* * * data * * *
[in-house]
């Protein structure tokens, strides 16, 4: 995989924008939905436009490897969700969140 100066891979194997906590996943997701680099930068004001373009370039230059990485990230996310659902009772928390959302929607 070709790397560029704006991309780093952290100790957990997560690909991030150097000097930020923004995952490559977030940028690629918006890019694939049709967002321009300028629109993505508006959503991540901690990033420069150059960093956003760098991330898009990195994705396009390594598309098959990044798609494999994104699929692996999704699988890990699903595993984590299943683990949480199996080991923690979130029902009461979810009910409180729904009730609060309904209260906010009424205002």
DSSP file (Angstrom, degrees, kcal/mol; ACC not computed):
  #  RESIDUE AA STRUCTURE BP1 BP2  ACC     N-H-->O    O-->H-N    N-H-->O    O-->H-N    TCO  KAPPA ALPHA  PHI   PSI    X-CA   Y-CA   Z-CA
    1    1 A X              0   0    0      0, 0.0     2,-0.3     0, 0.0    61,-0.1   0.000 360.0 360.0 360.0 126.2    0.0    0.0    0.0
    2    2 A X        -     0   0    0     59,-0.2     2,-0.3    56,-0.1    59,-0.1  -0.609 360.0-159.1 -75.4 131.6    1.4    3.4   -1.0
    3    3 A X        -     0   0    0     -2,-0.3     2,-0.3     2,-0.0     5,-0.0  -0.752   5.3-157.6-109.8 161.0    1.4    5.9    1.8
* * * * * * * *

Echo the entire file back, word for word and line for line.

[in-house]
């Protein structure tokens, strides 16, 4: 995989924008939905436009490897969700969140 100066891979194997906590996943997701680099930068004001373009370039230059990485990230996310659902009772928390959302929607 070709790397560029704006991309780093952290100790957990997560690909991030150097000097930020923004995952490559977030940028690629918006890019694939049709967002321009300028629109993505508006959503991540901690990033420069150059960093956003760098991330898009990195994705396009390594598309098959990044798609494999994104699929692996999704699988890990699903595993984590299943683990949480199996080991923690979130029902009461979810009910409180729904009730609060309904209260906010009424205002």
DSSP file (Angstrom, degrees, kcal/mol; ACC not computed):
  #  RESIDUE AA STRUCTURE BP1 BP2  ACC     N-H-->O    O-->H-N    N-H-->O    O-->H-N    TCO  KAPPA ALPHA  PHI   PSI    X-CA   Y-CA   Z-CA
    1    1 A X              0   0    0      0, 0.0     2,-0.3     0, 0.0    61,-0.1   0.000 360.0 360.0 360.0 126.2    0.0    0.0    0.0
    2    2 A X        -     0   0    0     59,-0.2     2,-0.3    56,-0.1    59,-0.1  -0.609 360.0-159.1 -75.4 131.6    1.4    3.4   -1.0
    3    3 A X        -     0   0    0     -2,-0.3     2,-0.3     2,-0.0     5,-0.0  -0.752   5.3-157.6-109.8 161.0    1.4    5.9    1.8